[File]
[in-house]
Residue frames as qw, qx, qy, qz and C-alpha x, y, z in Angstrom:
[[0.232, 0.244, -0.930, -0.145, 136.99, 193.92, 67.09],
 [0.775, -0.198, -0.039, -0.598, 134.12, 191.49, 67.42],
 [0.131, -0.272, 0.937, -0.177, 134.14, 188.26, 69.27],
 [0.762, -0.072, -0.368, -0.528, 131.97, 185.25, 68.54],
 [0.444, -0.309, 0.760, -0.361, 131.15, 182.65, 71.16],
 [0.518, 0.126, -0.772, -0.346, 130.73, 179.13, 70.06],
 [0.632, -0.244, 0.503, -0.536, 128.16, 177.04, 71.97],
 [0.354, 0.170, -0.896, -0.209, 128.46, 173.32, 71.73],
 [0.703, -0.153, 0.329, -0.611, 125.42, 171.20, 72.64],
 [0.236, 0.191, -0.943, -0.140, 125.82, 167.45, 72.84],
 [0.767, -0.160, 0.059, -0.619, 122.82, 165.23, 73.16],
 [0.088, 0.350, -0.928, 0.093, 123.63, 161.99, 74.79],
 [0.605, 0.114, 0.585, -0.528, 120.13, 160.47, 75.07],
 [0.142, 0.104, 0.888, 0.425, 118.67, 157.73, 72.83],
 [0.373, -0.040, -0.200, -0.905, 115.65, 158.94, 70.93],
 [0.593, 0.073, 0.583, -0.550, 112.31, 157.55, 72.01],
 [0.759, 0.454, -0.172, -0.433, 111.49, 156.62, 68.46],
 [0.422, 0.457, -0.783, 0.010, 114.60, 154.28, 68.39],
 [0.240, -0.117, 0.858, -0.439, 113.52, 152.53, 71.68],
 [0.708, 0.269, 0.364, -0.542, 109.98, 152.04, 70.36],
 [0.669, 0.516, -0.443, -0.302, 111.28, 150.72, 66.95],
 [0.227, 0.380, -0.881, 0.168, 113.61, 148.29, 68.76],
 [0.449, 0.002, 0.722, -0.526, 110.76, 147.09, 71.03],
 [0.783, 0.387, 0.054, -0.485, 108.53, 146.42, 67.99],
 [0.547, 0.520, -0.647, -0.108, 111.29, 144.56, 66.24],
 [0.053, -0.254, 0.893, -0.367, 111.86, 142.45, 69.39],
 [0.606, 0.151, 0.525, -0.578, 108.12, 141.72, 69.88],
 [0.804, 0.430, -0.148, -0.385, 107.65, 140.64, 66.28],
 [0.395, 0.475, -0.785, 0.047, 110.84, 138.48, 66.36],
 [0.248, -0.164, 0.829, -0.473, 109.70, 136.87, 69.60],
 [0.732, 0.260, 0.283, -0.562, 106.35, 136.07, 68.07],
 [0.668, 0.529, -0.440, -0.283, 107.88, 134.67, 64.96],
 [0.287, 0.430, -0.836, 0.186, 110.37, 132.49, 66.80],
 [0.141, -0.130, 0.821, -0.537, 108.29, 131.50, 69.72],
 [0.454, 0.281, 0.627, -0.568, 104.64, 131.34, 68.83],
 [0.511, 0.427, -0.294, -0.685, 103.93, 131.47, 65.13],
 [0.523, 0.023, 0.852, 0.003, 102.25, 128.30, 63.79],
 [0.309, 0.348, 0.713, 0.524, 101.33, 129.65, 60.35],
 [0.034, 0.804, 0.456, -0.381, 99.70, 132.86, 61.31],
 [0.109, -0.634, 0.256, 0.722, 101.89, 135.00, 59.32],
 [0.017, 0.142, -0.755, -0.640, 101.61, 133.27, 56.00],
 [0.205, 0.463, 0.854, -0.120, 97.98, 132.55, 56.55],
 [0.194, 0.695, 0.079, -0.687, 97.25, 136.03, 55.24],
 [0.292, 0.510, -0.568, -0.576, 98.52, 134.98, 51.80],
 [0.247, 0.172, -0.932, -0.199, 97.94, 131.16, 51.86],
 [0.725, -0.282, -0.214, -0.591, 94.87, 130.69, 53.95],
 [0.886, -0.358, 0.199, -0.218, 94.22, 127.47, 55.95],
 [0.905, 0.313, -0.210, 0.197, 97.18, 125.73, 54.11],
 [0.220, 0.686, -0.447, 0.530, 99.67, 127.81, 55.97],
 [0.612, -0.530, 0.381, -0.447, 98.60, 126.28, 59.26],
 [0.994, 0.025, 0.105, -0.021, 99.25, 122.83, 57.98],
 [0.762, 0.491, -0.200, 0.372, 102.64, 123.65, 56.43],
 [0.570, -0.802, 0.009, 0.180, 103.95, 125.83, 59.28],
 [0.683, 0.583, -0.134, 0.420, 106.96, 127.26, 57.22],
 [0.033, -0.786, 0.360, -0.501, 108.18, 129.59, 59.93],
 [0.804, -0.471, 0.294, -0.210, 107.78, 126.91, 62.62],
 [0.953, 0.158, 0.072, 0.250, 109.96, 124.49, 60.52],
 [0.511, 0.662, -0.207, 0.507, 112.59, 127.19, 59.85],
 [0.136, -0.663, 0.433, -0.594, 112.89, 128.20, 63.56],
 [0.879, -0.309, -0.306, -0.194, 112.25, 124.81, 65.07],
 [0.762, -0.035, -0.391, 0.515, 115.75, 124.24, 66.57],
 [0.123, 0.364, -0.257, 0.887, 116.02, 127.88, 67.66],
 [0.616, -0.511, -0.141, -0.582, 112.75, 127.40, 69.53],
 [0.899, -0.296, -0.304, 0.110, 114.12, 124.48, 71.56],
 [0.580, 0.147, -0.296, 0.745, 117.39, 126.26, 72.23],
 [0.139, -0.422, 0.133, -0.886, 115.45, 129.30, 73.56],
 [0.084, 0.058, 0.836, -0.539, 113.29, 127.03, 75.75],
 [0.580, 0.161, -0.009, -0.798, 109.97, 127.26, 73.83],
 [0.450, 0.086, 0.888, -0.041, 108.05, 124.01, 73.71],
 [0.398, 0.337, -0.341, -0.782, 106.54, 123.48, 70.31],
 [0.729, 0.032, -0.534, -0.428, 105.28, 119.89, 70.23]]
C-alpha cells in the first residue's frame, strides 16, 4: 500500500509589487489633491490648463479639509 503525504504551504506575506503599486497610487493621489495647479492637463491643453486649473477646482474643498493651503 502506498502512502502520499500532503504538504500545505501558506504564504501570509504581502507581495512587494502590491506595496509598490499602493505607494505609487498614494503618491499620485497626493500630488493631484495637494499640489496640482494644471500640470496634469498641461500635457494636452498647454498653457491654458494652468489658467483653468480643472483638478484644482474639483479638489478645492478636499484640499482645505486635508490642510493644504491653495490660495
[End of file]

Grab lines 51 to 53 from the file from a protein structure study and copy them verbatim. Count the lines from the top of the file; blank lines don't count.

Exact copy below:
 [0.220, 0.686, -0.447, 0.530, 99.67, 127.81, 55.97],
 [0.612, -0.530, 0.381, -0.447, 98.60, 126.28, 59.26],
 [0.994, 0.025, 0.105, -0.021, 99.25, 122.83, 57.98],